This is the third part (check out part two here) in our extremely popular video series in which Todd Muller, Head Motorcycle Tech here at Lowbrow Customs, disassembles a unit 650 c.c. Triumph motorcycle engine and rebuilds it. With helpful tips and tricks, Todd takes you step-by-step on the disassembly of the primary side of a 1968 Triumph 650cc motor. He shows you what to look for and how to know when certain motorbike parts and hardware need replaced or refinished. You can check out the Triumph 650 Motorcycle Engine Disassembly & Rebuild - Part 4 to continue following along!
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You can read a full transcription of this video below:
Hey, guys. Todd from Lowbrow Customs here again. Part three of Triumph 650 motor disassembly today. Last time, we did the top end. Today, we're going to attack the primary. Let's go ahead and get started. Make sure you drain your primary before you take your cover off or it will make a big mess on your workbench. This plug here is basically a level plug. You can take the chain adjuster nut out of this right here and that will essentially drain the primary.
I'm going to go ahead and take these two caps off using Lowbrow tool that we make. Handy little tool fits very nicely in these. I'll just use my handy-dandy adjustable wrench. We'll take these two plugs out because they're going to have to come out sooner or later, so I might as well do it now. This hole is for adjusting your clutch center push rod right here. This one is for checking your chain tension.
Okay, now we'll go ahead and take fasteners off the outer cover here. Got two dome nuts at the front here and those should have a sealing washer underneath them if it is correct. Well, this one is. Then you've got three screws here, three here, two here. There are different size. The two on the back are going to be -- let's see we got a 730 seconds. These are a little bit larger socket head than the other six.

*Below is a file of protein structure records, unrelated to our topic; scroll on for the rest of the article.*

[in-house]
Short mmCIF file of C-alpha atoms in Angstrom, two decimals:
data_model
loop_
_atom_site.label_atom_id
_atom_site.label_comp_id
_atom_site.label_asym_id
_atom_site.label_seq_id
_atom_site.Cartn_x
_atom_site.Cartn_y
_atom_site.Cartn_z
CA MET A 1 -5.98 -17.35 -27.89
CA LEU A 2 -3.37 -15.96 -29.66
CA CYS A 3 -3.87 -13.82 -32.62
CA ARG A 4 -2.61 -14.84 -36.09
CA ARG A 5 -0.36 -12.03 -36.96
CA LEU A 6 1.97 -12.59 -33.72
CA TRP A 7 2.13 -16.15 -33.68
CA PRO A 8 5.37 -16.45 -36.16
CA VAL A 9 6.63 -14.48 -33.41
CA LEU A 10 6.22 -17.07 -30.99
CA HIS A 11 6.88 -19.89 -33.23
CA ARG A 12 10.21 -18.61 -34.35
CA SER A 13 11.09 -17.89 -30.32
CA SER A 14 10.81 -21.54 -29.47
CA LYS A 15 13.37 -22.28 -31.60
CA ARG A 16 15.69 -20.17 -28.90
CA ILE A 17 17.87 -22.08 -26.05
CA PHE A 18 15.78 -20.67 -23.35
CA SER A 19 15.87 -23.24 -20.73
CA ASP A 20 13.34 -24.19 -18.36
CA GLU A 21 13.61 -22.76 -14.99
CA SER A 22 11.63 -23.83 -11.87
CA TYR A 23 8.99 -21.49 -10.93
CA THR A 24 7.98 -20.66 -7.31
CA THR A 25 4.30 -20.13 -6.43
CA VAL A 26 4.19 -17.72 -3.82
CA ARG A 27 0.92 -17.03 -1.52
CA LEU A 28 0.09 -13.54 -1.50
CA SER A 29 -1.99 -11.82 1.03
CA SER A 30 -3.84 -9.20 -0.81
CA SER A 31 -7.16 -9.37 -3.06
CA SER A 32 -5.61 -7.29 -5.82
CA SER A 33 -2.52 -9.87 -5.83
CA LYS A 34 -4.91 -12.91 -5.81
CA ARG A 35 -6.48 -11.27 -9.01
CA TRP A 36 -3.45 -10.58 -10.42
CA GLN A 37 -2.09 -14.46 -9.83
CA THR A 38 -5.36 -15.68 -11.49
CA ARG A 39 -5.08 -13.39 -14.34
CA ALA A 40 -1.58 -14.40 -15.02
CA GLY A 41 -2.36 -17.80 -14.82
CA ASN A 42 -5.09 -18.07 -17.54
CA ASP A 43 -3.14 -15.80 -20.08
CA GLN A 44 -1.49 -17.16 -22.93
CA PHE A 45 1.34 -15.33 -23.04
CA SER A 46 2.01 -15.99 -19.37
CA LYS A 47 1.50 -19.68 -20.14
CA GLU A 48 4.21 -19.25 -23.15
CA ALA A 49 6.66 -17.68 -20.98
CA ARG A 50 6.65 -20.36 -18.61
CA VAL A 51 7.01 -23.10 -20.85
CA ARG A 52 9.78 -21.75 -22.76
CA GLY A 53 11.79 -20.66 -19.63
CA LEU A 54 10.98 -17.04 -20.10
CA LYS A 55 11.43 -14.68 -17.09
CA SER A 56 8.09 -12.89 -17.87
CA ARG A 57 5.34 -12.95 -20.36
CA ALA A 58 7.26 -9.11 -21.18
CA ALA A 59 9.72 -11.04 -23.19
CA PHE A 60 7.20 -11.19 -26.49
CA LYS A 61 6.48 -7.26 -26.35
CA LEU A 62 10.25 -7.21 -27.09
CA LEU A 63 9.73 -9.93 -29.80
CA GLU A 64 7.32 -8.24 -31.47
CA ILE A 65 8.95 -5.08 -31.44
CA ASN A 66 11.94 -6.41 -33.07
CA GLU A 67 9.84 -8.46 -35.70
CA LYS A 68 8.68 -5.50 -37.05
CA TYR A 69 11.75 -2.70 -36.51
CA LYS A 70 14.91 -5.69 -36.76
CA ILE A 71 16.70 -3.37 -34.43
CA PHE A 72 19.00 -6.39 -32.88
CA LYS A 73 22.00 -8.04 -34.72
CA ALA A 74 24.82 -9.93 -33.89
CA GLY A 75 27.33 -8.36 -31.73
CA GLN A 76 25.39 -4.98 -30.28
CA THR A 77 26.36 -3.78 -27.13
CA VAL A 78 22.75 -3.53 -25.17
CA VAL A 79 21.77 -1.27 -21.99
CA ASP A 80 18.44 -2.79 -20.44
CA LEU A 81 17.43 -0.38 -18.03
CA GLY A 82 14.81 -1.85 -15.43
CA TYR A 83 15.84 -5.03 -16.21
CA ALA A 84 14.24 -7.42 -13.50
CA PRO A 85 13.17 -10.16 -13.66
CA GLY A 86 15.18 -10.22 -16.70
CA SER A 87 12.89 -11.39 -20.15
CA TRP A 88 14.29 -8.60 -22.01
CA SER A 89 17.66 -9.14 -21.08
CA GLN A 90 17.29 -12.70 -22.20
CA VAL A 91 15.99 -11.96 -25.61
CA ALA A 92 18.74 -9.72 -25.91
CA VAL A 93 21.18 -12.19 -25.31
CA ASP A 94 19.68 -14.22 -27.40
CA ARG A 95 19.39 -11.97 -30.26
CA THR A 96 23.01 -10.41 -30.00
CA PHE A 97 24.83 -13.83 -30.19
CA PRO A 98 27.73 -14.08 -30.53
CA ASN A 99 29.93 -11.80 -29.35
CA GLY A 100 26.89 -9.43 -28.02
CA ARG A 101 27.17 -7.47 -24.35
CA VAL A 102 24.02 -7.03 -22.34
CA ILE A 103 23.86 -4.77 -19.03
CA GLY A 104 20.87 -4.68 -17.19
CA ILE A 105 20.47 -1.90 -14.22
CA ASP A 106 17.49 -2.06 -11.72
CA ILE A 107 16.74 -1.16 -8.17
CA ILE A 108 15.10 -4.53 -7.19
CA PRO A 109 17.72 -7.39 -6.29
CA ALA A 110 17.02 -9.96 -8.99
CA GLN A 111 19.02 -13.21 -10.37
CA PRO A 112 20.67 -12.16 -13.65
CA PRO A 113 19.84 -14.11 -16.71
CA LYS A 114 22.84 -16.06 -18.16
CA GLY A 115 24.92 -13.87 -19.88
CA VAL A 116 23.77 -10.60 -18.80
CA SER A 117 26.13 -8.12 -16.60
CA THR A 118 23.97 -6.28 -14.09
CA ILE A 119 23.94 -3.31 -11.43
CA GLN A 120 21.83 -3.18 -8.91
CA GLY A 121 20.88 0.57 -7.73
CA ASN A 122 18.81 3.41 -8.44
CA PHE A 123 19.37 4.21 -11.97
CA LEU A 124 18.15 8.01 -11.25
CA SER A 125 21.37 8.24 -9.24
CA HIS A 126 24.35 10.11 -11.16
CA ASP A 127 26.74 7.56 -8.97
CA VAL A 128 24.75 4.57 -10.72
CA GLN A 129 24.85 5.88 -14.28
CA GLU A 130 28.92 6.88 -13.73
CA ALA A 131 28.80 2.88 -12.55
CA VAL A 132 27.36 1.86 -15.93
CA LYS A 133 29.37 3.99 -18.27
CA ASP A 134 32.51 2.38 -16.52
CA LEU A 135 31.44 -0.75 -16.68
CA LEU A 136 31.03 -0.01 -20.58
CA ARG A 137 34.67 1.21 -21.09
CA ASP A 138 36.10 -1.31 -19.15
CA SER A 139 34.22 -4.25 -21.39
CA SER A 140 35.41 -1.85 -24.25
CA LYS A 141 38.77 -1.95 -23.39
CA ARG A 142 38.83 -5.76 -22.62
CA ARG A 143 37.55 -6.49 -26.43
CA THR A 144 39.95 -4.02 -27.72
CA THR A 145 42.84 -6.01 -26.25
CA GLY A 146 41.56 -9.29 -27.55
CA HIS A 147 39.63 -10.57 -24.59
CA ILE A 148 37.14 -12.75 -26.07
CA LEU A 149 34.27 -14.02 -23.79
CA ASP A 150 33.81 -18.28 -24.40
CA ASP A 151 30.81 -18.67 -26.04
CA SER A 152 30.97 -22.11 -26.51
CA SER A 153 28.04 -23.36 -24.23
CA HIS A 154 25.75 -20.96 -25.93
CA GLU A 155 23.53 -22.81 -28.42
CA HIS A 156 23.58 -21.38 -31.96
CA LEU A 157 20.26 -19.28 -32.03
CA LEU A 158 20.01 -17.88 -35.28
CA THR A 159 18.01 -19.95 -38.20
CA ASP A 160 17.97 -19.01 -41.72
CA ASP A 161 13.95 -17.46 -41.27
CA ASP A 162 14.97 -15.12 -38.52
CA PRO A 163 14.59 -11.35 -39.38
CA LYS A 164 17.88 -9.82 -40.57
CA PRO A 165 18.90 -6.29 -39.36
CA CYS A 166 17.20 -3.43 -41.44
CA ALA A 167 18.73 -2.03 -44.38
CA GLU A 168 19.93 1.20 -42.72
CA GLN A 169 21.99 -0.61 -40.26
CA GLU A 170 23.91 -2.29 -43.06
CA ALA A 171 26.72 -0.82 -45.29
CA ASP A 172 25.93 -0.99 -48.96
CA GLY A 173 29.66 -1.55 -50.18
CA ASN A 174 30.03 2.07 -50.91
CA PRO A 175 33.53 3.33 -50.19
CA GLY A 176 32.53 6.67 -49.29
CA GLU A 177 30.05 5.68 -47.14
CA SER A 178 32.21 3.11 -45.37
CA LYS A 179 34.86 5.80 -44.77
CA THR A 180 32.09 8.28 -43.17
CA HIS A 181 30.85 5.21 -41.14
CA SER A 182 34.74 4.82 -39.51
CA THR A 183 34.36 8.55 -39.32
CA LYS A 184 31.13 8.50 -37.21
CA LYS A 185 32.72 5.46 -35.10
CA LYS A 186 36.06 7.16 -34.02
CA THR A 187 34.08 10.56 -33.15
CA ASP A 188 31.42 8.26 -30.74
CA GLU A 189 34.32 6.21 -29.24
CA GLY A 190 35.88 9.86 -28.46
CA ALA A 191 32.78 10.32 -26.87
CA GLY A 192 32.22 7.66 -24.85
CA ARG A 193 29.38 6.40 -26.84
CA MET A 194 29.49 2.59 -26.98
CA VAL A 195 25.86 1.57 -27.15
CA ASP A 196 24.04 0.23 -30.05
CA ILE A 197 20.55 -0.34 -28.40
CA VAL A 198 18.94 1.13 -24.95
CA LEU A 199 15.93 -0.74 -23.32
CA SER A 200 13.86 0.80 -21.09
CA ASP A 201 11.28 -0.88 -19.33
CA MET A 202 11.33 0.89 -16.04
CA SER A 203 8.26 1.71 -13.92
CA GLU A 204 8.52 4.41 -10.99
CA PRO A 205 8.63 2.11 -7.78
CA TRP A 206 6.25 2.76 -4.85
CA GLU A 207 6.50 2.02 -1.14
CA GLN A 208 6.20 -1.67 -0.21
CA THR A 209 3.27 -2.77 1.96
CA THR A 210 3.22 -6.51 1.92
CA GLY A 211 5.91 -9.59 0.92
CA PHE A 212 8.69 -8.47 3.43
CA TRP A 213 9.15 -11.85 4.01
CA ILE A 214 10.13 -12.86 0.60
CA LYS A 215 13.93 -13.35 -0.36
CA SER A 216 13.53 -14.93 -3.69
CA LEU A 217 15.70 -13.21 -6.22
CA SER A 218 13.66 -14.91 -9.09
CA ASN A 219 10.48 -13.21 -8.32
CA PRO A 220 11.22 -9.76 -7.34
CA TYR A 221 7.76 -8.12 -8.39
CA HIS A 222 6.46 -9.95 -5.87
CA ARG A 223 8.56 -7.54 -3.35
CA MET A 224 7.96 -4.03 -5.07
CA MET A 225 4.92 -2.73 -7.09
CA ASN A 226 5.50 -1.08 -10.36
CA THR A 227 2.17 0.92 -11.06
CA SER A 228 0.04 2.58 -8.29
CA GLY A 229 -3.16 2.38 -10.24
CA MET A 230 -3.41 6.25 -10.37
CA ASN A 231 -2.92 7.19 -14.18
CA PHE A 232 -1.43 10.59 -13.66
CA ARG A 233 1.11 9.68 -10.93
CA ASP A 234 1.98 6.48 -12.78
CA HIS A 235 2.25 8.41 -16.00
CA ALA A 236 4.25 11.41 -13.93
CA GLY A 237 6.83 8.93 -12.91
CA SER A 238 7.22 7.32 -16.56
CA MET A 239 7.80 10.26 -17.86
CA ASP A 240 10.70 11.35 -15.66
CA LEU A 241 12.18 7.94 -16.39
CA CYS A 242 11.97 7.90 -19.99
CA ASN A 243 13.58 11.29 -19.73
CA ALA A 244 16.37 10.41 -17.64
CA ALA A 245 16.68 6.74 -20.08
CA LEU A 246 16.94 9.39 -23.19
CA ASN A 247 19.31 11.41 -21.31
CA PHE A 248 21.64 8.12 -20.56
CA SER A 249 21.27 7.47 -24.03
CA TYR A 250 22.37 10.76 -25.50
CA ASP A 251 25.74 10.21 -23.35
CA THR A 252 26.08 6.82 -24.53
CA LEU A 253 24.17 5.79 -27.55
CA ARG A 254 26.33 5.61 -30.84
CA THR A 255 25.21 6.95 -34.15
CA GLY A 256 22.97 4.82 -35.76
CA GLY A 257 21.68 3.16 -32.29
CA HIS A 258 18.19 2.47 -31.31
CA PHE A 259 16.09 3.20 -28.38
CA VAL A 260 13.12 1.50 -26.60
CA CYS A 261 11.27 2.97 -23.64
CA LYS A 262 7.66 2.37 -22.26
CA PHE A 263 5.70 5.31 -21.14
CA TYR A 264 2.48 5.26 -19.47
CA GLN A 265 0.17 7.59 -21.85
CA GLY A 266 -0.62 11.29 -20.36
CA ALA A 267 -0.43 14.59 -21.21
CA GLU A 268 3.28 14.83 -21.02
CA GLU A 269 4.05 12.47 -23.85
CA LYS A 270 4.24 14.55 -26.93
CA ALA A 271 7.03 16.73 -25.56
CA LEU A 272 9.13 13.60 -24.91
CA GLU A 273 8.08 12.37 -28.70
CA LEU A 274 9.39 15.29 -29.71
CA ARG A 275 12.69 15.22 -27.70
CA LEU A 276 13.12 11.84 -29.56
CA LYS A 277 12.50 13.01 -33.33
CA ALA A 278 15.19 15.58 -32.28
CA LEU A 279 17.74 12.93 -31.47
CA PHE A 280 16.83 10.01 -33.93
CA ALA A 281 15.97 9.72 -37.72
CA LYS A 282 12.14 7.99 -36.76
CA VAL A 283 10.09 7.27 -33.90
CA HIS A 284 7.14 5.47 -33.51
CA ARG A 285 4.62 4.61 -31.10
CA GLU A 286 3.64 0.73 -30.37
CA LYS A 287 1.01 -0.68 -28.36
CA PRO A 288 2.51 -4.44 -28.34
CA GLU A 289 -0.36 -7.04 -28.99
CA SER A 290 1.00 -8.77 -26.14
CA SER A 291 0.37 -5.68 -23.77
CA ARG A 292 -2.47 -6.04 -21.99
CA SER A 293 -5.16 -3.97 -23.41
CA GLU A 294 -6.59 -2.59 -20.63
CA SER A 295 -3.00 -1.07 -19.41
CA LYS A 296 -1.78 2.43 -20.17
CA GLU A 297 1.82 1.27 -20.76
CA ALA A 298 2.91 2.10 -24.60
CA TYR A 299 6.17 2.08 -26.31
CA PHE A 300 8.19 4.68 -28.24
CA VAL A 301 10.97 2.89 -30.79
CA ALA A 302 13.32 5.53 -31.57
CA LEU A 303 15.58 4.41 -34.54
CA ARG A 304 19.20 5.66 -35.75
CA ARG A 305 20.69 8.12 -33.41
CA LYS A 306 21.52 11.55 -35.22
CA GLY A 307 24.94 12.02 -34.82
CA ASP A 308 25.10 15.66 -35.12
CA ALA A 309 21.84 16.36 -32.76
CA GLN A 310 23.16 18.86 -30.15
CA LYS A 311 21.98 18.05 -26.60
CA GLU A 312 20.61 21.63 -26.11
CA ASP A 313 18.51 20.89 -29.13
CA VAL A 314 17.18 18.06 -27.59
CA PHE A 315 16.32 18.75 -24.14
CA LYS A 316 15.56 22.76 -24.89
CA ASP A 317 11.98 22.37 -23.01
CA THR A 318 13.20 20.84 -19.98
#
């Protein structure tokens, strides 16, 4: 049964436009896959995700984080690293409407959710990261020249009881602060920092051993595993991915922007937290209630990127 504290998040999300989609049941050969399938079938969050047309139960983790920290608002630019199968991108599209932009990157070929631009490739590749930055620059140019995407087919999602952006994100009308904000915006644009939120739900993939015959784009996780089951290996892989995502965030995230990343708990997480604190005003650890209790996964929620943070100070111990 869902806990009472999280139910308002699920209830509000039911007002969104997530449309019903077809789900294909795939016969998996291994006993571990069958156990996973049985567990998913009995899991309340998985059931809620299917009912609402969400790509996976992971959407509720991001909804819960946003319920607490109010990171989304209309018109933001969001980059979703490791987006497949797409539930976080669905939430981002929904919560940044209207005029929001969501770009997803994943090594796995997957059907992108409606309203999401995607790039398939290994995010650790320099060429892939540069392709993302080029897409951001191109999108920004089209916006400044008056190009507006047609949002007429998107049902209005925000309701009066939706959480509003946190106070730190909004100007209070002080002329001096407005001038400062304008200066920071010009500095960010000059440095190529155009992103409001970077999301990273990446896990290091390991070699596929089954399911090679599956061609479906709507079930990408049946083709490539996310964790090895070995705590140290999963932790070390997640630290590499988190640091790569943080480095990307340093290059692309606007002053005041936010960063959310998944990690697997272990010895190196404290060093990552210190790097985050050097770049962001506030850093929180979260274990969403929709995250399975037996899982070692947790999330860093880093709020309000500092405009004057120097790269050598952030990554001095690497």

The other one's going to be a 3/16 unless of course your motors never been apart and then you may find some with a cheesehead screw that looks like a Philips head. This motor must have -- someone must have put the upgraded socket head screws on there, which does make life a little easier especially if they've been in there a long time. These are much easier to remove.
There you go. That one washers on there. I couldn't really get it off with my fingers, so pay attention. There it goes. Here's your primary cover removed and I already had drained the oil on this one, so we don't have to worry about that. Now, we have the pressure plate, three screws to remove, and three screws to remove on the stator. We have a lock tab on the rotor, so we'll go ahead and get those removed.
It does take a long socket on these because you have these two studs that stick out of the cover and that's the purpose for the sealing washers here. You don't want oil to leak out of there in between the threads on that. These are coming off very easy. These are generally a lock type of nut. Sometimes it may be a little harder to get these off. These are going very easy.